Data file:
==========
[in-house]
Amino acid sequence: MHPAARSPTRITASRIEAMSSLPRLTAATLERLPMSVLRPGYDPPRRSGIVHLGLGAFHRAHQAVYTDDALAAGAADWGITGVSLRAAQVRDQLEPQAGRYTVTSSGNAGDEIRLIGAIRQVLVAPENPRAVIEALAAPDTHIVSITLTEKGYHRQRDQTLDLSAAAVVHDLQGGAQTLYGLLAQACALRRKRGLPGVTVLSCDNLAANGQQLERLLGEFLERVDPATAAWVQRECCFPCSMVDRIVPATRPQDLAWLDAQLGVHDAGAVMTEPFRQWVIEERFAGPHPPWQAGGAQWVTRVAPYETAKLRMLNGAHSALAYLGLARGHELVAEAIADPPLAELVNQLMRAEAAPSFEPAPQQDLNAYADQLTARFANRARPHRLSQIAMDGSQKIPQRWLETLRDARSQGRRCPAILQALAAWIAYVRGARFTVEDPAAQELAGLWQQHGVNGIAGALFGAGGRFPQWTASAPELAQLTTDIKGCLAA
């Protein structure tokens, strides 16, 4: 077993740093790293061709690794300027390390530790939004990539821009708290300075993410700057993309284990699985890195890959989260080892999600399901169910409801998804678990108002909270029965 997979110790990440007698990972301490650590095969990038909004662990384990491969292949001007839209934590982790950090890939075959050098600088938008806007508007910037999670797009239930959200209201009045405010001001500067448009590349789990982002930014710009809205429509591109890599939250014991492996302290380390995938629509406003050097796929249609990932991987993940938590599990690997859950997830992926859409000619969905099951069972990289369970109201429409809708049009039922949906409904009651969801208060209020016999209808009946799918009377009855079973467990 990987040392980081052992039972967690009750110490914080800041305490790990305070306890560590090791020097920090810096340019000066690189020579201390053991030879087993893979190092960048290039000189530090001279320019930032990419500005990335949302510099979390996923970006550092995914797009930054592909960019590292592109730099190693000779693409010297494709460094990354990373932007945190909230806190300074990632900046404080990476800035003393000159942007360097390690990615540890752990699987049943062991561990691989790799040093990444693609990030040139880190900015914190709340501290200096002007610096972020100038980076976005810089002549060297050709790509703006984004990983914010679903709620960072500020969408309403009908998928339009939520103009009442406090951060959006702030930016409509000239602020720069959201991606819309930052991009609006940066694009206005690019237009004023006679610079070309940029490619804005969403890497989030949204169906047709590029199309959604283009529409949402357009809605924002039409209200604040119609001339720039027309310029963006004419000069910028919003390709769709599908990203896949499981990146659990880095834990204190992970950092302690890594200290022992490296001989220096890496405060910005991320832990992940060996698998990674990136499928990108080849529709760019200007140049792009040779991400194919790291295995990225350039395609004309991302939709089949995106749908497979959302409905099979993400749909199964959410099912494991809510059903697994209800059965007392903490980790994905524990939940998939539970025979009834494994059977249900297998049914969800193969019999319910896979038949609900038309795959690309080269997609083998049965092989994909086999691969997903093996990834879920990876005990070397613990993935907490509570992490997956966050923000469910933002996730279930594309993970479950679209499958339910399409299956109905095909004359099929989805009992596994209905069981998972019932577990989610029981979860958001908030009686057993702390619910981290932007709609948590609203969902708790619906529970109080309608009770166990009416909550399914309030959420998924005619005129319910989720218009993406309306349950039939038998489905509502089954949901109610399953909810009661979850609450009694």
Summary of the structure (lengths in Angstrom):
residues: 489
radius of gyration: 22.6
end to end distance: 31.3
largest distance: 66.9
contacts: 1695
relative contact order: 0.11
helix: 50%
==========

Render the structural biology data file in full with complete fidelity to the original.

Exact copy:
[in-house]
Amino acid sequence: MHPAARSPTRITASRIEAMSSLPRLTAATLERLPMSVLRPGYDPPRRSGIVHLGLGAFHRAHQAVYTDDALAAGAADWGITGVSLRAAQVRDQLEPQAGRYTVTSSGNAGDEIRLIGAIRQVLVAPENPRAVIEALAAPDTHIVSITLTEKGYHRQRDQTLDLSAAAVVHDLQGGAQTLYGLLAQACALRRKRGLPGVTVLSCDNLAANGQQLERLLGEFLERVDPATAAWVQRECCFPCSMVDRIVPATRPQDLAWLDAQLGVHDAGAVMTEPFRQWVIEERFAGPHPPWQAGGAQWVTRVAPYETAKLRMLNGAHSALAYLGLARGHELVAEAIADPPLAELVNQLMRAEAAPSFEPAPQQDLNAYADQLTARFANRARPHRLSQIAMDGSQKIPQRWLETLRDARSQGRRCPAILQALAAWIAYVRGARFTVEDPAAQELAGLWQQHGVNGIAGALFGAGGRFPQWTASAPELAQLTTDIKGCLAA
């Protein structure tokens, strides 16, 4: 077993740093790293061709690794300027390390530790939004990539821009708290300075993410700057993309284990699985890195890959989260080892999600399901169910409801998804678990108002909270029965 997979110790990440007698990972301490650590095969990038909004662990384990491969292949001007839209934590982790950090890939075959050098600088938008806007508007910037999670797009239930959200209201009045405010001001500067448009590349789990982002930014710009809205429509591109890599939250014991492996302290380390995938629509406003050097796929249609990932991987993940938590599990690997859950997830992926859409000619969905099951069972990289369970109201429409809708049009039922949906409904009651969801208060209020016999209808009946799918009377009855079973467990 990987040392980081052992039972967690009750110490914080800041305490790990305070306890560590090791020097920090810096340019000066690189020579201390053991030879087993893979190092960048290039000189530090001279320019930032990419500005990335949302510099979390996923970006550092995914797009930054592909960019590292592109730099190693000779693409010297494709460094990354990373932007945190909230806190300074990632900046404080990476800035003393000159942007360097390690990615540890752990699987049943062991561990691989790799040093990444693609990030040139880190900015914190709340501290200096002007610096972020100038980076976005810089002549060297050709790509703006984004990983914010679903709620960072500020969408309403009908998928339009939520103009009442406090951060959006702030930016409509000239602020720069959201991606819309930052991009609006940066694009206005690019237009004023006679610079070309940029490619804005969403890497989030949204169906047709590029199309959604283009529409949402357009809605924002039409209200604040119609001339720039027309310029963006004419000069910028919003390709769709599908990203896949499981990146659990880095834990204190992970950092302690890594200290022992490296001989220096890496405060910005991320832990992940060996698998990674990136499928990108080849529709760019200007140049792009040779991400194919790291295995990225350039395609004309991302939709089949995106749908497979959302409905099979993400749909199964959410099912494991809510059903697994209800059965007392903490980790994905524990939940998939539970025979009834494994059977249900297998049914969800193969019999319910896979038949609900038309795959690309080269997609083998049965092989994909086999691969997903093996990834879920990876005990070397613990993935907490509570992490997956966050923000469910933002996730279930594309993970479950679209499958339910399409299956109905095909004359099929989805009992596994209905069981998972019932577990989610029981979860958001908030009686057993702390619910981290932007709609948590609203969902708790619906529970109080309608009770166990009416909550399914309030959420998924005619005129319910989720218009993406309306349950039939038998489905509502089954949901109610399953909810009661979850609450009694």
Summary of the structure (lengths in Angstrom):
residues: 489
radius of gyration: 22.6
end to end distance: 31.3
largest distance: 66.9
contacts: 1695
relative contact order: 0.11
helix: 50%